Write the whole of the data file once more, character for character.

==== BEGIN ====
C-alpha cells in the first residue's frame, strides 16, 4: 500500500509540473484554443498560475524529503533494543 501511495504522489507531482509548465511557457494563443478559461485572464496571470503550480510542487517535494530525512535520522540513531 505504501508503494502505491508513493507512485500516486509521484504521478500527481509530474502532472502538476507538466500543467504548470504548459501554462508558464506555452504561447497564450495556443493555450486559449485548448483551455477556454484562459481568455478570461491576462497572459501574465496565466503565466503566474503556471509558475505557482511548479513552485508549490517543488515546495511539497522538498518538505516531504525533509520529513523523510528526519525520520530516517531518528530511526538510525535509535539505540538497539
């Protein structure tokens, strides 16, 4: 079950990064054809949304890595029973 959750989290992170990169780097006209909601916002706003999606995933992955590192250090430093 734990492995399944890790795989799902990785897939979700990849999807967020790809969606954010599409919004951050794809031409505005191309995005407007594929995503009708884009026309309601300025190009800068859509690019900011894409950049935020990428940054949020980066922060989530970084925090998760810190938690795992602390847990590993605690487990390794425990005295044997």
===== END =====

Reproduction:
C-alpha cells in the first residue's frame, strides 16, 4: 500500500509540473484554443498560475524529503533494543 501511495504522489507531482509548465511557457494563443478559461485572464496571470503550480510542487517535494530525512535520522540513531 505504501508503494502505491508513493507512485500516486509521484504521478500527481509530474502532472502538476507538466500543467504548470504548459501554462508558464506555452504561447497564450495556443493555450486559449485548448483551455477556454484562459481568455478570461491576462497572459501574465496565466503565466503566474503556471509558475505557482511548479513552485508549490517543488515546495511539497522538498518538505516531504525533509520529513523523510528526519525520520530516517531518528530511526538510525535509535539505540538497539
């Protein structure tokens, strides 16, 4: 079950990064054809949304890595029973 959750989290992170990169780097006209909601916002706003999606995933992955590192250090430093 734990492995399944890790795989799902990785897939979700990849999807967020790809969606954010599409919004951050794809031409505005191309995005407007594929995503009708884009026309309601300025190009800068859509690019900011894409950049935020990428940054949020980066922060989530970084925090998760810190938690795992602390847990590993605690487990390794425990005295044997």